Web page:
SPs explicitly requesting/consuming MFA contexts therefore need to either accept downtime when MFA systems fail or must be configured to allow for password-only authentication under appropriate circumstances. (E.g., the SP could be easily reconfigurable to allow for "Password Protected Transport" logins in the event of an MFA failure event).

IdP locally (and silently) enforces MFA

In this case the IdP uses local criteria (not based on specific requests from the SP) to decide whether to authenticate the user using MFA (e.g., flags on the user object in the IDM system). Typically in this case the IdP does not communicate the fact of MFA to the SP, instead indicating simply success of a "Password Protected Transport" login.

Here the SP is not able to (or presumably interested in trying to) determine whether MFA actually occurred as part of the authentication event, and is relying on the IdP to make the appropriate "authentication strength" decision. In this case the IdP can indicate authentication success if "fail-open" occurs, presuming that this is consistent with the IdP's normal operating practices. Pragmatically, if SPs are relying on IdP-managed and -enforced MFA support for increased security it is advisable to document MFA failure behavior (of defaulting to "fail-open" or "fail-closed") to ensure that the SP operators are aware of the impacts. That is, if the SP operator knows the IdP operator is enforcing MFA, but the fact of MFA is not communicated explicitly in the SAML assertion to the SP, then whether or not "fail-open" success is "acceptable" for user authentication is a business/SLA form of decision that cannot be inspected as part of the SAML/authentication conversation.

If the IdP supports "fail-open" operation, then SPs that do not wish to have authentication success in a "fail-open" mode would need to be addressed on a case-by-case basis by the IdP operator or, preferably, be reconfigured to explicitly request MFA support (as described above) so that the SP can make the determination of whether MFA was successful and take the appropriate action in response.

 

 

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3 Comments

  1. I'm doing some testing to exercise the ping API endpoint, and have found some surprising results. I had a placeholder value, api-XXXXXX.duosecurity.com, in my script and discovered that pings sent to that hostname return an OK result. I'm quite sure that API host doesn't exist, and therefore is absolutely not exercising the thing I care about, my Duo API host. I am very suspect of what the ping endpoint is doing; consequently we are still evaluating monitoring approaches. Also it should be noted that any probes that exercised the Duo APIs would not have detected the outage that precipitated this discussion.

    1. Nick Lewis (internet2.edu) - it might be worth checking with the Duo contacts to see if they can tell you what exactly the ping endpoint is doing.  If you can share that here, that would be good.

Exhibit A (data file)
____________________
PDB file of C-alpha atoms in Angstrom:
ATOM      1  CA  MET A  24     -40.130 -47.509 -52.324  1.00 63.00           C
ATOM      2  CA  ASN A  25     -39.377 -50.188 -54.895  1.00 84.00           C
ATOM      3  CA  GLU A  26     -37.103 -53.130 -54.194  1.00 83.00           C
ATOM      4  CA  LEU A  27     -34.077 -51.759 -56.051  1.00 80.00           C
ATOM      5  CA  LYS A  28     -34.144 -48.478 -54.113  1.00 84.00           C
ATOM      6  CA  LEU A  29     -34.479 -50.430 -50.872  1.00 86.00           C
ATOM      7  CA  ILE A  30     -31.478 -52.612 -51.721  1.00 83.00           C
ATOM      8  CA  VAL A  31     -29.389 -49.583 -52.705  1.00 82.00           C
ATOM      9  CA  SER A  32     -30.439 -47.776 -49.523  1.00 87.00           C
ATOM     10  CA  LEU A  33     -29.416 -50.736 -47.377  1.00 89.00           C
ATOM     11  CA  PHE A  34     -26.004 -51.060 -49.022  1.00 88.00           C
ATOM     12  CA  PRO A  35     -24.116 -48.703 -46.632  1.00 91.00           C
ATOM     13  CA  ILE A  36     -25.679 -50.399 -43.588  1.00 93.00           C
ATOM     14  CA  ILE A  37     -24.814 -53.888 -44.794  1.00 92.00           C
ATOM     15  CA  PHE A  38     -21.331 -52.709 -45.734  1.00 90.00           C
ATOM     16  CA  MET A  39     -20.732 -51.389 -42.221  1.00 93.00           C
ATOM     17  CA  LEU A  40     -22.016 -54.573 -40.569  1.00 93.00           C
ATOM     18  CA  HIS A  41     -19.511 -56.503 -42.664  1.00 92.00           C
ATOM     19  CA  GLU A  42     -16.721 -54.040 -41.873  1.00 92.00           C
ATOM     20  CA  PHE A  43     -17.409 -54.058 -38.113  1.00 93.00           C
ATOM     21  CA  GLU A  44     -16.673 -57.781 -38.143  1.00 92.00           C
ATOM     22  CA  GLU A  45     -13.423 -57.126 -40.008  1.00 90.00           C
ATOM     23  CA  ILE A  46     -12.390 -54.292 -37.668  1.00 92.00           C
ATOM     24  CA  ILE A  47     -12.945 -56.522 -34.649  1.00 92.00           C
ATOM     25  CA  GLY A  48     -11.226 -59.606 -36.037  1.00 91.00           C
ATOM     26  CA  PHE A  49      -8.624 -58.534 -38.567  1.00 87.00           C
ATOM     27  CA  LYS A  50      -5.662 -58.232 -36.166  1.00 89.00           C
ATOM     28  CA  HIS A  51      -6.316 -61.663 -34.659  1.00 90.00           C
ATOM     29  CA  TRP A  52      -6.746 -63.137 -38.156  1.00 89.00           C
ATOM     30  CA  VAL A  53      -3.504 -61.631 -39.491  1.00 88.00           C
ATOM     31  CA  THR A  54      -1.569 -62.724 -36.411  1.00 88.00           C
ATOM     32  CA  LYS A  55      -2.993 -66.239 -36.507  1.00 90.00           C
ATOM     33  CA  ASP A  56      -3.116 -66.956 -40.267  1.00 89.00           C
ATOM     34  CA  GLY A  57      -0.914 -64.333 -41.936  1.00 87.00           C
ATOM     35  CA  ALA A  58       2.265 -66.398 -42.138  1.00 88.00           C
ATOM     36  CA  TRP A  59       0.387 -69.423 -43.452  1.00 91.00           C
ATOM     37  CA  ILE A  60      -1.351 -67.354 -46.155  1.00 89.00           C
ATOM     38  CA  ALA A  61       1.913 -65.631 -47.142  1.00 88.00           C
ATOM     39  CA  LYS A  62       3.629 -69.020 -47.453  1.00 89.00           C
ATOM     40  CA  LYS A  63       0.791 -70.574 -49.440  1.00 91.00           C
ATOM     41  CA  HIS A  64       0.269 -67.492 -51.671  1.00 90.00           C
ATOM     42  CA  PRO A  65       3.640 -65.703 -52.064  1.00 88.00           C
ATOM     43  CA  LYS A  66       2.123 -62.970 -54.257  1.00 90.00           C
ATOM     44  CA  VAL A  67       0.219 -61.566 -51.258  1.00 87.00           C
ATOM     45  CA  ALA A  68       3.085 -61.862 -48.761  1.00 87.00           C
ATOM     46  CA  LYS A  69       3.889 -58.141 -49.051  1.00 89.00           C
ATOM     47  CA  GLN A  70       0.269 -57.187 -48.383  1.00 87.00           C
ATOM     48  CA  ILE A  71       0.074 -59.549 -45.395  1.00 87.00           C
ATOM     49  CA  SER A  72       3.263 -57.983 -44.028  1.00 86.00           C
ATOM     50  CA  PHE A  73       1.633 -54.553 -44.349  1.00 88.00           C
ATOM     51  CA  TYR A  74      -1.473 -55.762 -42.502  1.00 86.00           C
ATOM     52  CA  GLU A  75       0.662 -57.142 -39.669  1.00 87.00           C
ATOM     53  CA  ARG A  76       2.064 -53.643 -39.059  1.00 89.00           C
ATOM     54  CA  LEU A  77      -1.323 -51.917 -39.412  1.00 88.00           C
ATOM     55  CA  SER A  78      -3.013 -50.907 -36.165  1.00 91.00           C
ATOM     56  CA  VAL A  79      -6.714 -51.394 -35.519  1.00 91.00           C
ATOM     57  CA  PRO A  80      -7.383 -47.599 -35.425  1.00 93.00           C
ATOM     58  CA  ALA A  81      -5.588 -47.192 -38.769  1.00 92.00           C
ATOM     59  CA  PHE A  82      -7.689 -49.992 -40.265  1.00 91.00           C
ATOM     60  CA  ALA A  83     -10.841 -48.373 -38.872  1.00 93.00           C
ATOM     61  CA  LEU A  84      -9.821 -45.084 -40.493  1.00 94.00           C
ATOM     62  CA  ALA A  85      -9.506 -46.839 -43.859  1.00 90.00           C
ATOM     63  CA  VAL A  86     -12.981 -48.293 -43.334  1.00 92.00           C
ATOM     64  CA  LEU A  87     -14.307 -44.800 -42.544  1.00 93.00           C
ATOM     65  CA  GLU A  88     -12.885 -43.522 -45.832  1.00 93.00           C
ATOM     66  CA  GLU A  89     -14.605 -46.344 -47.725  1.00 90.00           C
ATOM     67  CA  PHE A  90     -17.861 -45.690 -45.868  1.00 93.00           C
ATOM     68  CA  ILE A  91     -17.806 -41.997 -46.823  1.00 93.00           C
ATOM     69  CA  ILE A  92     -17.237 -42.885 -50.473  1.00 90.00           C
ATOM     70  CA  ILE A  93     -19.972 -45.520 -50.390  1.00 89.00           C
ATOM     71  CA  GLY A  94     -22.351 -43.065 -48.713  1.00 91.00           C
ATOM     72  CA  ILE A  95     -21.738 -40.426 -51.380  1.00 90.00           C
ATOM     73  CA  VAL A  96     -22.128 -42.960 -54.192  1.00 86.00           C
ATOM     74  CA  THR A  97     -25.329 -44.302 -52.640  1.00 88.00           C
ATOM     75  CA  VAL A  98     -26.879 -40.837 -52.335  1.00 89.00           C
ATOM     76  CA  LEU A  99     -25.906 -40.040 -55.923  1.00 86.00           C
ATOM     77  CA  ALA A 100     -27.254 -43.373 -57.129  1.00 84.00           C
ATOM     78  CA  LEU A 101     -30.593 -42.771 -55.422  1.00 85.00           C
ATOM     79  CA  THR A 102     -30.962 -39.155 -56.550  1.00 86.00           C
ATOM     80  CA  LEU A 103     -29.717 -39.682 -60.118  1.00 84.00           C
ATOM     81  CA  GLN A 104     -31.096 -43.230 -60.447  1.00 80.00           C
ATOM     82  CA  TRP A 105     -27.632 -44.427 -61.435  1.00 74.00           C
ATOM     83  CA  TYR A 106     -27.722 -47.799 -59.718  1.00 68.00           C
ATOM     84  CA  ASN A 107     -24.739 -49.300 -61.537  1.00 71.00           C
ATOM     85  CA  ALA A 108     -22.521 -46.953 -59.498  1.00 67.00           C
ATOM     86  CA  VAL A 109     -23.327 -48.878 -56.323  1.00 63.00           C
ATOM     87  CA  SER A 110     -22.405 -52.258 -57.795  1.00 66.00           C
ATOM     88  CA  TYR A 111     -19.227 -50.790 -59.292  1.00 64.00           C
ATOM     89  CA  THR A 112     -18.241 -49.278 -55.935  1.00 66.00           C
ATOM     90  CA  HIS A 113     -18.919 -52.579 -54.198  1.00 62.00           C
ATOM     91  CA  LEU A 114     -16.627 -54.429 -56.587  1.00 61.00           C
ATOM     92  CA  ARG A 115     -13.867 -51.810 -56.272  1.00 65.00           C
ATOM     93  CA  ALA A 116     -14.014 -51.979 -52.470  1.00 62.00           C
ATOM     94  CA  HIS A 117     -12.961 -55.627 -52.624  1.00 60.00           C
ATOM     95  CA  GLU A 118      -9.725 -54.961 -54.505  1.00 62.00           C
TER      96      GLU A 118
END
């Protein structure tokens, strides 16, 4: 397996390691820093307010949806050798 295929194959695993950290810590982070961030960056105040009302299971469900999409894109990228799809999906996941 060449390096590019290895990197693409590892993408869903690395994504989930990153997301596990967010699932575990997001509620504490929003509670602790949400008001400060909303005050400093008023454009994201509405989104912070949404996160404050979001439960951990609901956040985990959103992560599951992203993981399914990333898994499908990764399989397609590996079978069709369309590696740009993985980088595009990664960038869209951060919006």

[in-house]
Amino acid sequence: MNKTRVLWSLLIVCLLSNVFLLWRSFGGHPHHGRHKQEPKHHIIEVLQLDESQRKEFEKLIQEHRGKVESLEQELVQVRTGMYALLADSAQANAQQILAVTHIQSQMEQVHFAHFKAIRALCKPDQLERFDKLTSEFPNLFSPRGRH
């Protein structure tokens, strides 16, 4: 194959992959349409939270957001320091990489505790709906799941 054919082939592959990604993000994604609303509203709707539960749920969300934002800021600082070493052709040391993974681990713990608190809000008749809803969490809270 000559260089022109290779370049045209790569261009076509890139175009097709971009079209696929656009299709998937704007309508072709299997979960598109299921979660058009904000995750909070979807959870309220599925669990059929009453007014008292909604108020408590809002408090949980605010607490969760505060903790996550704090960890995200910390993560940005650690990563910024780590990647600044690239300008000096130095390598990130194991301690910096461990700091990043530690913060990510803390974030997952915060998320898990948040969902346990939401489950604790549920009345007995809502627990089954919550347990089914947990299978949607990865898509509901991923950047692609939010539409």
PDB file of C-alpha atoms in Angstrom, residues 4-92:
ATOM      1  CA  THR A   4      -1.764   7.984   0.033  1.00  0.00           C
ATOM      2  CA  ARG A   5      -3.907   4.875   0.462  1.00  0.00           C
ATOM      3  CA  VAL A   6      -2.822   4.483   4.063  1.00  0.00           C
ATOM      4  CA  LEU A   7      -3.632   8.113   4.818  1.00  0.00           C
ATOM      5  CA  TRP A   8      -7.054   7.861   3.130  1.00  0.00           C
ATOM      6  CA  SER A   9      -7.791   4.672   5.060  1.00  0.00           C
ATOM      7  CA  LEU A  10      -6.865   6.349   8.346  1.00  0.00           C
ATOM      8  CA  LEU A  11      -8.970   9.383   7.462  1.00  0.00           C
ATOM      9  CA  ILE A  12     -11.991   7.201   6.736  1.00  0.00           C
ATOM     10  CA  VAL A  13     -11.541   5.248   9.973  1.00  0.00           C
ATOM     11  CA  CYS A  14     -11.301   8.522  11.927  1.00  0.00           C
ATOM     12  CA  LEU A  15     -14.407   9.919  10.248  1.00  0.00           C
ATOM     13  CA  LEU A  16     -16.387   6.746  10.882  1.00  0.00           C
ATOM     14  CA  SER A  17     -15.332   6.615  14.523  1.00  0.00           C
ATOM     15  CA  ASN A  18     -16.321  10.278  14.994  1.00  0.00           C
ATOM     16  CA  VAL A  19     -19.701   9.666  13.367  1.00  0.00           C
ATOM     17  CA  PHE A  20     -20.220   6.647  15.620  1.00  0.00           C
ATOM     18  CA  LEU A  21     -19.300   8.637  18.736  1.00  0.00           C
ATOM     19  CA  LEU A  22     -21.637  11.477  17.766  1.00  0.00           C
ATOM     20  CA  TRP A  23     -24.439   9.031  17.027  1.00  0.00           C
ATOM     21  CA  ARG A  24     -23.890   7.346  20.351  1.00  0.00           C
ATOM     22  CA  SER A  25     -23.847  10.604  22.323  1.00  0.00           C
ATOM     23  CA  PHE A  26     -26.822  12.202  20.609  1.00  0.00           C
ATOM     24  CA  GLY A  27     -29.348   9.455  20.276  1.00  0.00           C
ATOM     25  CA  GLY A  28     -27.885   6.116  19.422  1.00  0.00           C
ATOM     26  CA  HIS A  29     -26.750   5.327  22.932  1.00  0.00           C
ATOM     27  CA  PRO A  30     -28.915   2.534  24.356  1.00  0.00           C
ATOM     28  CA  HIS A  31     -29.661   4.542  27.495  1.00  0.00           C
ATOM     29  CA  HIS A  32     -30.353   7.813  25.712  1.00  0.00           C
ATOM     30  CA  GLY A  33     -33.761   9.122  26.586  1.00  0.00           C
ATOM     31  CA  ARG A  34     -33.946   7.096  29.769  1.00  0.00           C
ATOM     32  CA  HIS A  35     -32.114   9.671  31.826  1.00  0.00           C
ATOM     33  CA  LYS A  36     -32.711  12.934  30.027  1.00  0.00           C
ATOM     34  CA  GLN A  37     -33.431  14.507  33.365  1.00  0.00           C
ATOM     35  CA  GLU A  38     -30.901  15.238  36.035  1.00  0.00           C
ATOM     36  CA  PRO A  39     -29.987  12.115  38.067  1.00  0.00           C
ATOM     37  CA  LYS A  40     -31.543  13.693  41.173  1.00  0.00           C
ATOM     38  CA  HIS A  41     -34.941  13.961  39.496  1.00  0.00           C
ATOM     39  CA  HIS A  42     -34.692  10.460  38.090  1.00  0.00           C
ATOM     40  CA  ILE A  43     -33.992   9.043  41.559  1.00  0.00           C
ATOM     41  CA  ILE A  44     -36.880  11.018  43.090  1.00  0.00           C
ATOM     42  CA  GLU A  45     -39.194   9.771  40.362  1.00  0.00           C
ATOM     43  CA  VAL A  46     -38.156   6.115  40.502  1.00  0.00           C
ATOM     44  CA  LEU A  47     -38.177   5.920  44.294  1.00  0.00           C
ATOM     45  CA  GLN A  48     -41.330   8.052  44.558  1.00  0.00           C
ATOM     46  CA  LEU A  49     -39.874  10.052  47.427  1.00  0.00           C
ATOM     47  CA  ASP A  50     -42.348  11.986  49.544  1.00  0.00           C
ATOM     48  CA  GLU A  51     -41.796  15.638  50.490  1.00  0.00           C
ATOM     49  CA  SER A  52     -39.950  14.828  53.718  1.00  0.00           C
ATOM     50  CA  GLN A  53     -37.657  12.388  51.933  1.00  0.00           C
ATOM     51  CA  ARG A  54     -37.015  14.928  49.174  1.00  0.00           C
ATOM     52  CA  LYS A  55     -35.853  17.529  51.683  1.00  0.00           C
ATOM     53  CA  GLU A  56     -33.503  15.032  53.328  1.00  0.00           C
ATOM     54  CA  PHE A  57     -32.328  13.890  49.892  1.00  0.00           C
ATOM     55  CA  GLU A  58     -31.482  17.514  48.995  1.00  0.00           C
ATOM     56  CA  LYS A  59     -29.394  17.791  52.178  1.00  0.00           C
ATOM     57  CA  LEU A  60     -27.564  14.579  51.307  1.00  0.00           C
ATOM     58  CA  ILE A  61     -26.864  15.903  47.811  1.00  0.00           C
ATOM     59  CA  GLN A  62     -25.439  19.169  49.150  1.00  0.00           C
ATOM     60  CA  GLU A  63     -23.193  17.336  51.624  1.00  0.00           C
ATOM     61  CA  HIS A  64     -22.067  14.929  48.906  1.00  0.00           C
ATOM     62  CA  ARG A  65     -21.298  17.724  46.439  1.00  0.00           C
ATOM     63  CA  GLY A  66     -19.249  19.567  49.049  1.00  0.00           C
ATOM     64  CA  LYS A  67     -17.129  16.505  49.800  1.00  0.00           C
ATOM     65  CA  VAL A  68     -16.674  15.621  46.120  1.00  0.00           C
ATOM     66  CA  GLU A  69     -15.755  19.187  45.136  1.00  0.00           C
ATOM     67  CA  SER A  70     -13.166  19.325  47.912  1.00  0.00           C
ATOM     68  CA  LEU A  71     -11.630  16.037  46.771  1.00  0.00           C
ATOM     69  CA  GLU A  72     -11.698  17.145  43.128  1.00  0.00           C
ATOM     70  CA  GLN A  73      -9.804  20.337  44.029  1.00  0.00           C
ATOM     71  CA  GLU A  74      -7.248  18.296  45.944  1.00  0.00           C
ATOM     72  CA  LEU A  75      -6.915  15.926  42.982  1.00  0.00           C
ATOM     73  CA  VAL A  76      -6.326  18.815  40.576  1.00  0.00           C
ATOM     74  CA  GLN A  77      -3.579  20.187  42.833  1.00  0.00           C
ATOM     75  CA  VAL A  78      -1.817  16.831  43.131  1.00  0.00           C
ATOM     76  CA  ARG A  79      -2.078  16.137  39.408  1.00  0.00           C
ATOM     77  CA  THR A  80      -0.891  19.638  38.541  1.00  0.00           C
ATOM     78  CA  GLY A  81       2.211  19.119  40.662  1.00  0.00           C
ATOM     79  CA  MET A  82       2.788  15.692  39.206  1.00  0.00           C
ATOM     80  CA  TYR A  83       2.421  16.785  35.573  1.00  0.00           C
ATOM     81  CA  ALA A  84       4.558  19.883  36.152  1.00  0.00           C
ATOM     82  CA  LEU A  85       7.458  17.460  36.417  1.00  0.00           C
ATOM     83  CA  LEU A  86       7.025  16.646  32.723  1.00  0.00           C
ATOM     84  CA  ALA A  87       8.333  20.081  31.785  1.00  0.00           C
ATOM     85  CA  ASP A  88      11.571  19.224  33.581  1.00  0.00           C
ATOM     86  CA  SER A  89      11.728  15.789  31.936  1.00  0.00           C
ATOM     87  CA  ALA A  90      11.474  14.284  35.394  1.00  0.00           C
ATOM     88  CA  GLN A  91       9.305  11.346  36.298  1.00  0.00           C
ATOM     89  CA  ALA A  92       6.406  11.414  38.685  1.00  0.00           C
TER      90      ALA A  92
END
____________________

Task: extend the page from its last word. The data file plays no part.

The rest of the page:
2. Nick Roy (internet2.edu) Duo responded to the duo-users list:

    https://lists.incommon.org/sympa/arc/duo-users/2016-02/msg00041.html


    Hi Marvin,


    You've discovered a neat side-effect of some of the routing technology that exists inside our cloud. The /ping endpoint you referenced doesn’t require authentication to send a response. Without the /ping check authenticating to your specific API hostname (api-XXXXXXXX.duosecurity.com), any name checked against can respond to the request.


    As you have pointed out here, Duo can respond to /ping checks for API hostnames, whether they explicitly exist in our cloud infrastructure or not. There are billions of possible combinations for API hostnames based on the 8 unique characters which constitute each DNS entry in our service. That said, not all queries will respond properly if you were to check against them with random DNS values.


    Making a /ping health check request with your specific API hostname (as displayed in your Duo Admin Panel) will always check against the same servers processing your users’ authentications.


    Because we know that /ping is used for automated monitoring in many of our customer’s environments, it is not subject to the same stringent policies such as ‘anomaly detection’ that might be triggered when using other endpoints, such as /auth or /preauth (which are called for user authentications).


    If you have other concerns about monitoring or availability, please reach out to our support team at " style="text-decoration:none"> support@duosecurity.com. We’d love to hear about your specific monitoring needs as we continue to build out product.


    Lastly, I encourage all of you to subscribe to our Status Page. We update it whenever we are experiencing service-level issues and it shows the service status for all of our system deployments. You can find your Deployment ID in your Duo Admin Panel on the left-side pane below the Settings tab.


    Thank You! Trevor Mays
    Duo Support